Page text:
It is in the Eyes by Nidhi Arora

Megha learnt to read early. It was a month before her sixth birthday when she finished her first big book. It was The Mystery of the Hidden House by Enid Blyton. She had discovered it in her father’s bookshelf, sandwiched between his thick medical journals. The pages had turned a bright ochre and came off easily. Her grandmother said that one of her cousins had left it behind many years ago, and she had saved it for Megha for when she started reading.


Megha was drawn into the world of the Five Find-outers and dog. She read about the mysterious goings-on in the British village of Peterswood with envy. She imagined herself in her their midst, holding secret meetings behind her parents’ back and looking for clues. Unlike them, ‘things’ never happened to her in the northern Indian town of Kanpur. Most of her afternoons were spent in the dispensary at her father’s clinic.


Her father, Dr Gupta, ran a general family clinic and her mother, Sunita, managed its dispensary and administrative affairs. The dispensary was separated from the clinic by a door and a square window in the wall. It was brightly lit with two fluorescent tube lights and smelled of medicines that lined its walls from top to bottom. After school, Megha’s cycle-rickshaw walla would drop her at the clinic where she would spend the afternoon doing her homework or napping on the off-white counter top, while Sunita went about her work.


On days with few patients, Sunita asked her to help in dispensing the medicines that Dr Gupta prescribed, by pointing out to where they were stocked in the room. They started with A for Avil, B for Benadryl, C for Crocin and so on, but before long Megha surprised her mother by reading out longer names like paracetamol and amoxicillin. Her personal favourite was Tixylix. Sunita gave it to her many times, whenever she had a cough. After a few years of working with Dr Gupta, Sunita considered herself half a doctor as well, and doled out medicines for common ailments to family and friends. Megha liked the sweet taste of Tixylix and the picture of a girl sleeping with a doll with golden hair. But most of all, she liked the musical name. It tickled her tongue. So much so that she decided to name her imaginary dog Tixy.


Sunita had been managing the clinic for eight years now, nearly as long as she had been married to Dr Gupta. Their match had been made by a common family friend. Mrs Gupta was an affable lady. She took an immediate liking to her prospective daughter-in-law. Sunita was in her final year of Home Science, and Mrs Gupta insisted that she complete her degree after the marriage. That was also the time when Dr Gupta was setting up his own practice. After her exams, Sunita offered to manage the administrative affairs of the practice for Dr Saab, as she called him respectfully.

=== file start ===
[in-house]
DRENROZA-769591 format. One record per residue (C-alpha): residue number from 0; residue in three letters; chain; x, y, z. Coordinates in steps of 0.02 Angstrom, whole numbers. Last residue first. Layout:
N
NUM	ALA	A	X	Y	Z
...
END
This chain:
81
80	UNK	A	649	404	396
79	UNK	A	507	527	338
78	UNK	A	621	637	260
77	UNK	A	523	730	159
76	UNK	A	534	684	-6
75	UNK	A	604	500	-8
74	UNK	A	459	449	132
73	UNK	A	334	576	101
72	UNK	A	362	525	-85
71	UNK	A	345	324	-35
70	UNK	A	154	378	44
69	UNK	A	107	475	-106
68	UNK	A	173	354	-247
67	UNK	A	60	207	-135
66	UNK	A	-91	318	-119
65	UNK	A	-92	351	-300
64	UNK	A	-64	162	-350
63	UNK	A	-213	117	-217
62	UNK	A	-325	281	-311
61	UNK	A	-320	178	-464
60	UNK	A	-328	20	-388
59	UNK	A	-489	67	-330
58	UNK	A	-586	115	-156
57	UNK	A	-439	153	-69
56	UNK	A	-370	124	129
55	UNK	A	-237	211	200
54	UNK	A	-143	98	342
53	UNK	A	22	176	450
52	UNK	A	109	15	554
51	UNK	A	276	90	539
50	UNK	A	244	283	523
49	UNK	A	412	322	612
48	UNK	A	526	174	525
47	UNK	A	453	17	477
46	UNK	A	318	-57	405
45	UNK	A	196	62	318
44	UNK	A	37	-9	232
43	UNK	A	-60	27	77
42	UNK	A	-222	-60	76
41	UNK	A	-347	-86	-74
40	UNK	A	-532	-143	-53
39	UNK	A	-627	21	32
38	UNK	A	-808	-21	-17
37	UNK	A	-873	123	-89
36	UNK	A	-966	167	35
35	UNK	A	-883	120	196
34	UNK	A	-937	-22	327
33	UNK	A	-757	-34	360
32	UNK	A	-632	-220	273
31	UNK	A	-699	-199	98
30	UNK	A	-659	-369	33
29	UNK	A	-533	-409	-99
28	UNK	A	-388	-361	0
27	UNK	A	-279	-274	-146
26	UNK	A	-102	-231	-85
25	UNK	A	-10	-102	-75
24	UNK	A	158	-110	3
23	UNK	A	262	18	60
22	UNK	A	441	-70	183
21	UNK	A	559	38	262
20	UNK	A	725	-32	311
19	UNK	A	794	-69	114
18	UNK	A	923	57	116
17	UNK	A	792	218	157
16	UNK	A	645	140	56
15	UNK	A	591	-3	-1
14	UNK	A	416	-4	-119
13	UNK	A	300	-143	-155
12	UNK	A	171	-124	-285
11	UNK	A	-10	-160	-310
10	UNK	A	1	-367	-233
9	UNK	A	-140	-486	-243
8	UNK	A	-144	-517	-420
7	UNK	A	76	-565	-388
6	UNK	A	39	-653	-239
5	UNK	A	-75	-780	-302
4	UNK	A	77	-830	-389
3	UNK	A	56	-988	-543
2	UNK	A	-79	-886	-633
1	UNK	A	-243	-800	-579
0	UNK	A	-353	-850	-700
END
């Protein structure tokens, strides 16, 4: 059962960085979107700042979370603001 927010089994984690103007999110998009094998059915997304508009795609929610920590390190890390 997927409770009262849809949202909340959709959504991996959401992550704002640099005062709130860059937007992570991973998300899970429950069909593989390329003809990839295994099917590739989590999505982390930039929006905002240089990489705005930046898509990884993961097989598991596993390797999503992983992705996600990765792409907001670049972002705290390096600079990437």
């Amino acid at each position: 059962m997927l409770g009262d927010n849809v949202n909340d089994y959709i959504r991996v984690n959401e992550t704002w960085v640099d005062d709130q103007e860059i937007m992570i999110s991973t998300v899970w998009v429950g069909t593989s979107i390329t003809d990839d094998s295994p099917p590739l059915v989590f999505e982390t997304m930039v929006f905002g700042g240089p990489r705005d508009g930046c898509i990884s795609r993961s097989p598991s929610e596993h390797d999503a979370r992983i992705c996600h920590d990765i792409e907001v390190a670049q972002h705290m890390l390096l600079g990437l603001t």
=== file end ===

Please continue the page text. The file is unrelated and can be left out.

‘Let him focus on his doctoring,’ she suggested to Mrs Gupta.


Mrs Gupta warmed up to the idea immediately and championed it as if it were her own.


‘Of course! Who better than you to manage the clinic?’ she said marvelling at the beauty of the arrangement. ‘And what better than this for you? Home and science!’ Chuffed with her own line, she repeated it to every relative and neighbour till it became part of family lore. That managing the clinic was neither home nor science bothered no one, least of all Sunita. She had grown up in a lower-middle class family with five siblings and considered herself lucky to have a degree in any subject at all.


She proved herself more than capable. She booked appointments for her husband, and when his diary was full, she sneaked in walk-in patients whenever she could. She took over the medicine supplies and entertained the medical reps. The clinic became more crowded than before and a shade disorderly with magazines and newspapers lying around, but Dr Gupta was happy to be relieved of administrative distractions and focused solely on his practice.  For her part, Mrs Gupta looked after the house and continued her benevolent reign over the kitchen. When Megha was born a year later, she took on her new responsibilities of Dadi with such energy and enthusiasm, that Sunita had no qualms going back to the clinic as soon as the forty days of confinement were over.


Dr Gupta was a devout Hindu and believed in good karma. Grateful for a healthy child, he decided to do pro bono work. Every evening, from five to six he opened the clinic to the poor for free treatment.


All her growing years, Sunita had struggled to make ends meet and had little regard for charity. She resented the claim on her husband’s time and on her clinic which, for that one hour, smelled of filth, of day-old sweat, of strife and suffering, things that she had been happy to leave behind.


‘They should go to the government hospital,’ she had argued at first. ‘This is your clinic, not a refugee camp.’


‘They have to wait for hours there. And do you know, they don’t even have any medicines most of the time,’ he said. ‘It is only one hour, Sunitaji. How does it matter?’


‘How does it matter? You could see four or five real patients in that time.’